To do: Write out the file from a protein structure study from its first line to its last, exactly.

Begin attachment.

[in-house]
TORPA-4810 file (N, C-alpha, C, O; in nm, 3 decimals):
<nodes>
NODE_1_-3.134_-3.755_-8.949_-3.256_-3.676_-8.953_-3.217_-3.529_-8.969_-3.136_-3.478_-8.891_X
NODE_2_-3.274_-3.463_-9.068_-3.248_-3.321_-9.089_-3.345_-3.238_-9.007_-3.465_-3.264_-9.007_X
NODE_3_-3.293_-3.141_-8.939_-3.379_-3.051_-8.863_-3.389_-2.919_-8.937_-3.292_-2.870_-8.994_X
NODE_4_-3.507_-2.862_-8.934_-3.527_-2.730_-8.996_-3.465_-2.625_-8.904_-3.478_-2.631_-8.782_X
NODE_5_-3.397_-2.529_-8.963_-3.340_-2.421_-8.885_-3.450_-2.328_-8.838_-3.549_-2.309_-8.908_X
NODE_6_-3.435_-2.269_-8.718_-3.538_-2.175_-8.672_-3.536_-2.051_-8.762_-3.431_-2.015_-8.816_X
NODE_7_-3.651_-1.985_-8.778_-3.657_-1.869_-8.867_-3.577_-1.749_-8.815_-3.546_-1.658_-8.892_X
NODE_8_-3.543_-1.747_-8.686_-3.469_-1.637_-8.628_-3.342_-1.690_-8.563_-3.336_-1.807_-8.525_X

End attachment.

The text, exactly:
[in-house]
TORPA-4810 file (N, C-alpha, C, O; in nm, 3 decimals):
<nodes>
NODE_1_-3.134_-3.755_-8.949_-3.256_-3.676_-8.953_-3.217_-3.529_-8.969_-3.136_-3.478_-8.891_X
NODE_2_-3.274_-3.463_-9.068_-3.248_-3.321_-9.089_-3.345_-3.238_-9.007_-3.465_-3.264_-9.007_X
NODE_3_-3.293_-3.141_-8.939_-3.379_-3.051_-8.863_-3.389_-2.919_-8.937_-3.292_-2.870_-8.994_X
NODE_4_-3.507_-2.862_-8.934_-3.527_-2.730_-8.996_-3.465_-2.625_-8.904_-3.478_-2.631_-8.782_X
NODE_5_-3.397_-2.529_-8.963_-3.340_-2.421_-8.885_-3.450_-2.328_-8.838_-3.549_-2.309_-8.908_X
NODE_6_-3.435_-2.269_-8.718_-3.538_-2.175_-8.672_-3.536_-2.051_-8.762_-3.431_-2.015_-8.816_X
NODE_7_-3.651_-1.985_-8.778_-3.657_-1.869_-8.867_-3.577_-1.749_-8.815_-3.546_-1.658_-8.892_X
NODE_8_-3.543_-1.747_-8.686_-3.469_-1.637_-8.628_-3.342_-1.690_-8.563_-3.336_-1.807_-8.525_X